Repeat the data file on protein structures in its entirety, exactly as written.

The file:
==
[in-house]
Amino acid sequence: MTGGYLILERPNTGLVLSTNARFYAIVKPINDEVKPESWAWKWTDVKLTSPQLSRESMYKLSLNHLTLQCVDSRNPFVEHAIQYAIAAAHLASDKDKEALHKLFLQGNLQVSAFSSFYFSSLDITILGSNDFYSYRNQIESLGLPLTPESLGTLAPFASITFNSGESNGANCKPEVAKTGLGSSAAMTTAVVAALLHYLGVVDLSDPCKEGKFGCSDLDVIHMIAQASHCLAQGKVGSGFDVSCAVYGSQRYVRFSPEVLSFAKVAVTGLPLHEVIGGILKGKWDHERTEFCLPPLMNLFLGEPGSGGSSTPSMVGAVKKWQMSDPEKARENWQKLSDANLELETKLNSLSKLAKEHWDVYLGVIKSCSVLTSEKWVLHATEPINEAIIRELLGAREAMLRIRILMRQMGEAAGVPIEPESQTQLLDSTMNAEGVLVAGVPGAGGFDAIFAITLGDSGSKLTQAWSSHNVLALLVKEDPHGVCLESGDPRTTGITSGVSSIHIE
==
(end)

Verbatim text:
[in-house]
Amino acid sequence: MTGGYLILERPNTGLVLSTNARFYAIVKPINDEVKPESWAWKWTDVKLTSPQLSRESMYKLSLNHLTLQCVDSRNPFVEHAIQYAIAAAHLASDKDKEALHKLFLQGNLQVSAFSSFYFSSLDITILGSNDFYSYRNQIESLGLPLTPESLGTLAPFASITFNSGESNGANCKPEVAKTGLGSSAAMTTAVVAALLHYLGVVDLSDPCKEGKFGCSDLDVIHMIAQASHCLAQGKVGSGFDVSCAVYGSQRYVRFSPEVLSFAKVAVTGLPLHEVIGGILKGKWDHERTEFCLPPLMNLFLGEPGSGGSSTPSMVGAVKKWQMSDPEKARENWQKLSDANLELETKLNSLSKLAKEHWDVYLGVIKSCSVLTSEKWVLHATEPINEAIIRELLGAREAMLRIRILMRQMGEAAGVPIEPESQTQLLDSTMNAEGVLVAGVPGAGGFDAIFAITLGDSGSKLTQAWSSHNVLALLVKEDPHGVCLESGDPRTTGITSGVSSIHIE